Have you ever thought about what it would be like to be disabled? Well, you better start thinking about it! As my collegue Gregg Vanderheiden is fond of pointing out, 'We all will have disabilities eventually, unless we die first.'

Tognazzini, Bruce. Nielsen Norman Group (2009). Articles>Accessibility>Usability>Universal Usability

13.
#34868

Inclusive Design, Part 2

Accessibility is not something to be left to specialists hired to clean up our mess at the end. It should be a priority of the entire development team from the beginning. Yes, companies should definitely have accessibility people on-board, but they should act as much as educators and coaches as designers. Everyone on the development team must be aware of and responsive to the full spectrum of identified users if your product is to sell to the widest possible audience. That’s the only way to achieve inclusive design.

Tognazzini, Bruce. Nielsen Norman Group (2009). Articles>Accessibility>Usability>Universal Usability

14.
#21428

Is the Internet Really Collapsing?

The sky is falling. It has been falling for about a year now, and it feels like it won’t stop falling until every business associated with the Internet is dead, dead, dead.  What is happening now happens with every new explosion of technology. When the sky has finished falling, it will leave behind an industry with far fewer, but much healthier players. And then things will get better than they ever were.

Tognazzini, Bruce. Nielsen Norman Group (2001). Careers>Web Design>User Interface

15.
#34870

Manufacturer Sites that Sell

The job of a retail site is to attract the consumer, sell the product, and deliver it. In the case of a manufacturer site, the only difference when encountering a retail customer is that, instead of delivering the product, the site may deliver the customer—to an authorized retailer.

Tognazzini, Bruce. Nielsen Norman Group (2007). Articles>Web Design>E Commerce>Usability

16.
#30031

Panic! How it Works and What To Do About It

When we create technologies that are extremely complex and do not provide comprehensive feedback for each and every possible error, such as a seat belt left unbuckled, people have a tendency to drive their aircraft into garden parties. When we create technologies where similar actions produce dissimilar results, such as placing a brake and accelerator pedal side-by-side, to be actuated in the identical manner by the identical limb, people will periodically die.

Tognazzini, Bruce. Nielsen Norman Group (2004). Design>User Interface>User Centered Design>Emotions

17.
#21419

Panther: The Good, the Bad, and the Ugly

For a long time, people have been writing me, asking that I do an in depth review of OS X. I held off because I really didn't think OS X was ready for prime time. That's all changed. OS X, in the form of the Panther release, is more than ready.

Tognazzini, Bruce. Nielsen Norman Group (2004). Articles>User Interface>Operating Systems>Macintosh

18.
#21426

Replay TV

You've all heard of TiVo. Sure you have. TiVo is the hard-disk video recorder that automatically records all of your favorite shows. Then there's ReplayTV, the other leading brand. Late fall 2001, ReplayTV crossed over a line that should never have been crossed, one that threatened the future of consumer products.

Tognazzini, Bruce. Nielsen Norman Group (2002). Articles>User Interface>Ethics>Assessment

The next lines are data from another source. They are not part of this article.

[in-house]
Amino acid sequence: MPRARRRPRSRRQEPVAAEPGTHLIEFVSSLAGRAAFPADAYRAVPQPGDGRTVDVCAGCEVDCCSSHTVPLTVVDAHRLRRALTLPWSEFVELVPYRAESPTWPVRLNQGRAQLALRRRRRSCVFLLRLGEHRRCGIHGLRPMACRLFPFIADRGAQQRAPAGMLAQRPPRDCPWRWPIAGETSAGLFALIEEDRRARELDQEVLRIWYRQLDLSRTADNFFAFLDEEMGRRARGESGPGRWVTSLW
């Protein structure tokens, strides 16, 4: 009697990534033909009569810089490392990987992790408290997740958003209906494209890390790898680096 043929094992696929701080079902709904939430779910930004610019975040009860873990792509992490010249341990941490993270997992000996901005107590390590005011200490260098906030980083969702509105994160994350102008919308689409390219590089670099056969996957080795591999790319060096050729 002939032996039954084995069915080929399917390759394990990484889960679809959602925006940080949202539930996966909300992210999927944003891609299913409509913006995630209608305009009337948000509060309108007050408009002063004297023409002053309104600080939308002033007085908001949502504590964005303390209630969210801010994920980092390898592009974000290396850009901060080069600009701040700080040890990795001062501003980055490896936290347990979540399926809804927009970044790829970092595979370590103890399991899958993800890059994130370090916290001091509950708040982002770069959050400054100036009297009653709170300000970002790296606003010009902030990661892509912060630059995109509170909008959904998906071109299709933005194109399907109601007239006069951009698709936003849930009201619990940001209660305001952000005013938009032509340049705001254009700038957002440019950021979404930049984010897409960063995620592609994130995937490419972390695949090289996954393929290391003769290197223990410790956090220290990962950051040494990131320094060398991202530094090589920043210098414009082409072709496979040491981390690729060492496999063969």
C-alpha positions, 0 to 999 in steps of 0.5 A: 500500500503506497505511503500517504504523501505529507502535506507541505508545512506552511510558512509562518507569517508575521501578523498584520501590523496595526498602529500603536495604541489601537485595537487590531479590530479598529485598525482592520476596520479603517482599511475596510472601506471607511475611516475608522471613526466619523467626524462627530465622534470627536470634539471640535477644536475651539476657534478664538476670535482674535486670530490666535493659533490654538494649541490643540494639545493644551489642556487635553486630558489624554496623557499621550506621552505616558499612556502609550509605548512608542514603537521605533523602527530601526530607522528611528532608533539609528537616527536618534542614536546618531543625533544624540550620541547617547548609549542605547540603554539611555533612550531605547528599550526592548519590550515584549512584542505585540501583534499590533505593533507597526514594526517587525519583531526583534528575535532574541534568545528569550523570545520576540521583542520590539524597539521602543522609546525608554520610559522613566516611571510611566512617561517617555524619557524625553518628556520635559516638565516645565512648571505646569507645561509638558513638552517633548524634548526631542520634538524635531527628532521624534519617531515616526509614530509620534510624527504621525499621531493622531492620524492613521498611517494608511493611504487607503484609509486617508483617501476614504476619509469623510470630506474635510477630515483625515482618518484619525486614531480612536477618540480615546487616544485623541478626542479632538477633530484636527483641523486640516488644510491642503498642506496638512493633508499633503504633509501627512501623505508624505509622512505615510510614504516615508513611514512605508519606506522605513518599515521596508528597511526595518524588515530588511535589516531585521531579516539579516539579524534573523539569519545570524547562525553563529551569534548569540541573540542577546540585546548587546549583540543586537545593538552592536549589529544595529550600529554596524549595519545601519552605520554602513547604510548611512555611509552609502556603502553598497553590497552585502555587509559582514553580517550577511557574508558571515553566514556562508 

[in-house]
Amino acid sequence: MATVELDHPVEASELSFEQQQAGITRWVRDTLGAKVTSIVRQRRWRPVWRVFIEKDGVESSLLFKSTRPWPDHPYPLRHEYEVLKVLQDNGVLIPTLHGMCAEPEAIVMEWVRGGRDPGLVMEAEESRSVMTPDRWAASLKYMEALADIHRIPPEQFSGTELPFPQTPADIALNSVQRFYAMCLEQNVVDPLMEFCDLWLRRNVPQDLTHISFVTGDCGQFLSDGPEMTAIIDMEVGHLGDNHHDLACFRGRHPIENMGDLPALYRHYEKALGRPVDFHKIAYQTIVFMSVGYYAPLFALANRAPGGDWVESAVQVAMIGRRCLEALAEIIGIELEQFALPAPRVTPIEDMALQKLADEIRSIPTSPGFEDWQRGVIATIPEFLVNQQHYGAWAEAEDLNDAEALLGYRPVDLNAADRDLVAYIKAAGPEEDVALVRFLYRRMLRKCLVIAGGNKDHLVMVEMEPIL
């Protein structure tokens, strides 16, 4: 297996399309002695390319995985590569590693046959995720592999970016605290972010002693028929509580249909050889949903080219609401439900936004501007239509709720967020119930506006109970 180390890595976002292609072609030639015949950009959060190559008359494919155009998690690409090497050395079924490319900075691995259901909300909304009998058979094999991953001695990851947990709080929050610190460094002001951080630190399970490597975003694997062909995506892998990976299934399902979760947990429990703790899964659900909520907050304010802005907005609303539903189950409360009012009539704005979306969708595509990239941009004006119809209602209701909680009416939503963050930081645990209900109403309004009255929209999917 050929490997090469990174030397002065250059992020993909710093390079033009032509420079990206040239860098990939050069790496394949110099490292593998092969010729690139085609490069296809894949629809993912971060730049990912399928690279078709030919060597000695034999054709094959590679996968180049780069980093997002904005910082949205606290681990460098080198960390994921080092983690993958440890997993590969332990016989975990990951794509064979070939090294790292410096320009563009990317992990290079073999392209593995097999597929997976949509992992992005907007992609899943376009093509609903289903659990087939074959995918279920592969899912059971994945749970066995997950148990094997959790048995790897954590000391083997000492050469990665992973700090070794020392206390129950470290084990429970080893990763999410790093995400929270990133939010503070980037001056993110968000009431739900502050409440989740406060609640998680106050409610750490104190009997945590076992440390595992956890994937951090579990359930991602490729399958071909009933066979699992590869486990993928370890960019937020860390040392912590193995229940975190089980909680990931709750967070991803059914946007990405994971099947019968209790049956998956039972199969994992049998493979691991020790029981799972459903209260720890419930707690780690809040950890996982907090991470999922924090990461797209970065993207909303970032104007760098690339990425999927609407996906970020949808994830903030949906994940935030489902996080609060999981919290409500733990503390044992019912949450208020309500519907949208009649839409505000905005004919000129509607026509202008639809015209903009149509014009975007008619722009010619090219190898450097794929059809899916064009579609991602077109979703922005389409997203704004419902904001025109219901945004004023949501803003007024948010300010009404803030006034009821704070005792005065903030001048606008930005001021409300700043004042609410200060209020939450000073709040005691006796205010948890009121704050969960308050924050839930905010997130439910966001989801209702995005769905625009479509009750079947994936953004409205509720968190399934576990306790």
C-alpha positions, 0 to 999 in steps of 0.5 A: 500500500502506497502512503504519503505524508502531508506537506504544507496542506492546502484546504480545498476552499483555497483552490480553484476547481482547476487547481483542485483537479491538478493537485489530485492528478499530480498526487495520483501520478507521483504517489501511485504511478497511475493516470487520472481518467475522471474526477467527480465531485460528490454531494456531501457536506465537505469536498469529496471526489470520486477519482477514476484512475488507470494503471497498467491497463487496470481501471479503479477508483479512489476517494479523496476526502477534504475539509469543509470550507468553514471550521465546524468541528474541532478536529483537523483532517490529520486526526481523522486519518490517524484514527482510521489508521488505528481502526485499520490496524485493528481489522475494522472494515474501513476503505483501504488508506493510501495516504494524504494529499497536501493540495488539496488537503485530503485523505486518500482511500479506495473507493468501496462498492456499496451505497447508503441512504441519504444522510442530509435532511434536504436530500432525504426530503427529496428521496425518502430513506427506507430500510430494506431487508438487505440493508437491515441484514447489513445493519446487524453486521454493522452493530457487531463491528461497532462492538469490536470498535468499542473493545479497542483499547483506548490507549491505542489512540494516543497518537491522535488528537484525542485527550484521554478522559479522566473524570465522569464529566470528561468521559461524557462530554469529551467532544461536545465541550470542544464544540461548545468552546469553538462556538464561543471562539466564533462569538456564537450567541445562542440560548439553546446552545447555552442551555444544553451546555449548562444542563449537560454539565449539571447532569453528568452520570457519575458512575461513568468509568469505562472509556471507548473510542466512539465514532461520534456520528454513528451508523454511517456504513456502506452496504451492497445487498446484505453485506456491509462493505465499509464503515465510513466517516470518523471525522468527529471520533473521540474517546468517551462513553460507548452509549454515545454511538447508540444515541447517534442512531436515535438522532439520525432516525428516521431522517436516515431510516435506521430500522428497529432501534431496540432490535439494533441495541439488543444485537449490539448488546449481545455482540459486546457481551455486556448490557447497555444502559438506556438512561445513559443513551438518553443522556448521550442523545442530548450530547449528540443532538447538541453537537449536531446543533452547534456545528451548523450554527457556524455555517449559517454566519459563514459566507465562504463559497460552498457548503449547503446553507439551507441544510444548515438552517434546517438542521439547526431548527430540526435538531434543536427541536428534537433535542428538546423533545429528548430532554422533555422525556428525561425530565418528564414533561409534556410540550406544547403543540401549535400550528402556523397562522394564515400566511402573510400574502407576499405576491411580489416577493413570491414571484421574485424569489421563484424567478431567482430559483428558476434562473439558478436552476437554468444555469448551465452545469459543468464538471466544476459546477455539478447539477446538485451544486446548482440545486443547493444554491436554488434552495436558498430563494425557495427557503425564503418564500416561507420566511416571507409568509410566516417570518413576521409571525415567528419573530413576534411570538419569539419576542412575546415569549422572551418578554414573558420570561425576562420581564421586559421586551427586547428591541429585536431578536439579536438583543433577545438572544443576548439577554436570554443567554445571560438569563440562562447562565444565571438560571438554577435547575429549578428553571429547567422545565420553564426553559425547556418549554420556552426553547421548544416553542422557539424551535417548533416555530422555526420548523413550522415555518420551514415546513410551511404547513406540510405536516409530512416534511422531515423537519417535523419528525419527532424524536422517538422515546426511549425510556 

19.
#30029

The Scott Adams Meltdown: Anatomy of a Disaster

A chain of five errors led to Scott Adams losing his work. Not one of those errors was his. They had been made months and even years before Scott Adams ever started work on his blog. His was an accident waiting to happen, an accident that has almost certainly befallen a large number of other individuals who have had the misfortune to use the same software.

Tognazzini, Bruce. Nielsen Norman Group (2006). Design>Web Design>Usability>Forms

20.
#30028

Slashing Subjective Time

Slashing subjective time on your site by 50% is a perfectly reasonable goal. Indolent worker George Costanza once reflected on the time in the shower you wait for the hair conditioner to work as, 'a really tough minute.' A minute waiting for hair conditioner to work while getting ready for a date can feel longer than the three subsequent hours you spend with that very special person. Reducing/eliminating boredom points can make the time spent on your website appear to really fly by.

Tognazzini, Bruce. Nielsen Norman Group (2007). Design>Web Design>User Centered Design>User Experience

21.
#21418

Top Ten Nine Reasons the Apple Dock Still Sucks

Apple Sales is apparently in love with the Dock. You can't go into an Apple store without seeing it splayed across the bottom of the screen, in the very configuration least conducive to computing on a Macintosh. Why? Because it's sexy and it sells. Unfortunately, as a productivity device, it just doesn't work.

Tognazzini, Bruce. Nielsen Norman Group (2004). Design>User Interface>Operating Systems>Macintosh

22.
#21422

When Good Design => Bad Product

The prototypes looked great and tested well. The programmers did their usual competent job of implementation. The result was a disaster. What went wrong? Someone forgot the last, critical step.

Tognazzini, Bruce. Nielsen Norman Group (2003). Design>Usability>Methods

23.
#21423

Why We Get No Respect, and What We Can Do About It

It's time interface designers, or whatever we're calling ourselves, get some respect. After 25 years of whining about it, I've finally realized we have only ourselves to blame. Take control. If you look at nothing else of mine this year, please read this, act on it, and pass it on.

Tognazzini, Bruce. Nielsen Norman Group (2003). Articles>User Interface>Professionalism

24.
#34871

The Worst Interface Ever

Never, ever, ever let systems-level engineers do human interaction design unless they have displayed a proven secondary talent in that area.

Tognazzini, Bruce. Nielsen Norman Group (2004). Articles>User Interface>Case Studies